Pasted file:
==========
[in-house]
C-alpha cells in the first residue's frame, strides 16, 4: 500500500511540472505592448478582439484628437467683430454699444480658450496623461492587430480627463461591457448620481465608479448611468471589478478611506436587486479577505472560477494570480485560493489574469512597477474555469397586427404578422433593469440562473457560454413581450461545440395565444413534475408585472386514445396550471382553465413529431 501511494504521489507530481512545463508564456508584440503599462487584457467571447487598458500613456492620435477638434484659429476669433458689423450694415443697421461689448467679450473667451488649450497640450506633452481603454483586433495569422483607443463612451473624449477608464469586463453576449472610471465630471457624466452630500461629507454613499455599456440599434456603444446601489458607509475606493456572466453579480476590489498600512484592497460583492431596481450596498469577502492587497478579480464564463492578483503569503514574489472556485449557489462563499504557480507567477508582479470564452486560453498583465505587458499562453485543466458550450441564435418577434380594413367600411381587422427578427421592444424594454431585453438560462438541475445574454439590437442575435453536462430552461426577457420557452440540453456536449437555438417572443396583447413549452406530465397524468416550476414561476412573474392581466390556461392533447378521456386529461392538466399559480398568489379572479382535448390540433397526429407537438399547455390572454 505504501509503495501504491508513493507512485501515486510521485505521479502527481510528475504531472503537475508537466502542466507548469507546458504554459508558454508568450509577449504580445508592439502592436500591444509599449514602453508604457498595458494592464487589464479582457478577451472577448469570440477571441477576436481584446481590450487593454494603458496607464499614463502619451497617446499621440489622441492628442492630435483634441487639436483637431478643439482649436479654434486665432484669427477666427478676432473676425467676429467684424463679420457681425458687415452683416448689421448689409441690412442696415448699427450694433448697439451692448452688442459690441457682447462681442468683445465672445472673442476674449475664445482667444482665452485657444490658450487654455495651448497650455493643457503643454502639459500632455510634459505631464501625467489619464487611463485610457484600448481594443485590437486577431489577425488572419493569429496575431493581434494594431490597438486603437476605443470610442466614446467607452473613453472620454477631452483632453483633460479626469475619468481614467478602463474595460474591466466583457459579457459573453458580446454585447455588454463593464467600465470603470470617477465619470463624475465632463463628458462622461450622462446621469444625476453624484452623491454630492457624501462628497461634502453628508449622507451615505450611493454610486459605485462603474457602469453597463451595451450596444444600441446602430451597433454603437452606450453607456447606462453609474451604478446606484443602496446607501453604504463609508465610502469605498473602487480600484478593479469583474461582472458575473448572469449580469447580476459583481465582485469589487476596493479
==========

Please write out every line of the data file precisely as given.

[in-house]
C-alpha cells in the first residue's frame, strides 16, 4: 500500500511540472505592448478582439484628437467683430454699444480658450496623461492587430480627463461591457448620481465608479448611468471589478478611506436587486479577505472560477494570480485560493489574469512597477474555469397586427404578422433593469440562473457560454413581450461545440395565444413534475408585472386514445396550471382553465413529431 501511494504521489507530481512545463508564456508584440503599462487584457467571447487598458500613456492620435477638434484659429476669433458689423450694415443697421461689448467679450473667451488649450497640450506633452481603454483586433495569422483607443463612451473624449477608464469586463453576449472610471465630471457624466452630500461629507454613499455599456440599434456603444446601489458607509475606493456572466453579480476590489498600512484592497460583492431596481450596498469577502492587497478579480464564463492578483503569503514574489472556485449557489462563499504557480507567477508582479470564452486560453498583465505587458499562453485543466458550450441564435418577434380594413367600411381587422427578427421592444424594454431585453438560462438541475445574454439590437442575435453536462430552461426577457420557452440540453456536449437555438417572443396583447413549452406530465397524468416550476414561476412573474392581466390556461392533447378521456386529461392538466399559480398568489379572479382535448390540433397526429407537438399547455390572454 505504501509503495501504491508513493507512485501515486510521485505521479502527481510528475504531472503537475508537466502542466507548469507546458504554459508558454508568450509577449504580445508592439502592436500591444509599449514602453508604457498595458494592464487589464479582457478577451472577448469570440477571441477576436481584446481590450487593454494603458496607464499614463502619451497617446499621440489622441492628442492630435483634441487639436483637431478643439482649436479654434486665432484669427477666427478676432473676425467676429467684424463679420457681425458687415452683416448689421448689409441690412442696415448699427450694433448697439451692448452688442459690441457682447462681442468683445465672445472673442476674449475664445482667444482665452485657444490658450487654455495651448497650455493643457503643454502639459500632455510634459505631464501625467489619464487611463485610457484600448481594443485590437486577431489577425488572419493569429496575431493581434494594431490597438486603437476605443470610442466614446467607452473613453472620454477631452483632453483633460479626469475619468481614467478602463474595460474591466466583457459579457459573453458580446454585447455588454463593464467600465470603470470617477465619470463624475465632463463628458462622461450622462446621469444625476453624484452623491454630492457624501462628497461634502453628508449622507451615505450611493454610486459605485462603474457602469453597463451595451450596444444600441446602430451597433454603437452606450453607456447606462453609474451604478446606484443602496446607501453604504463609508465610502469605498473602487480600484478593479469583474461582472458575473448572469449580469447580476459583481465582485469589487476596493479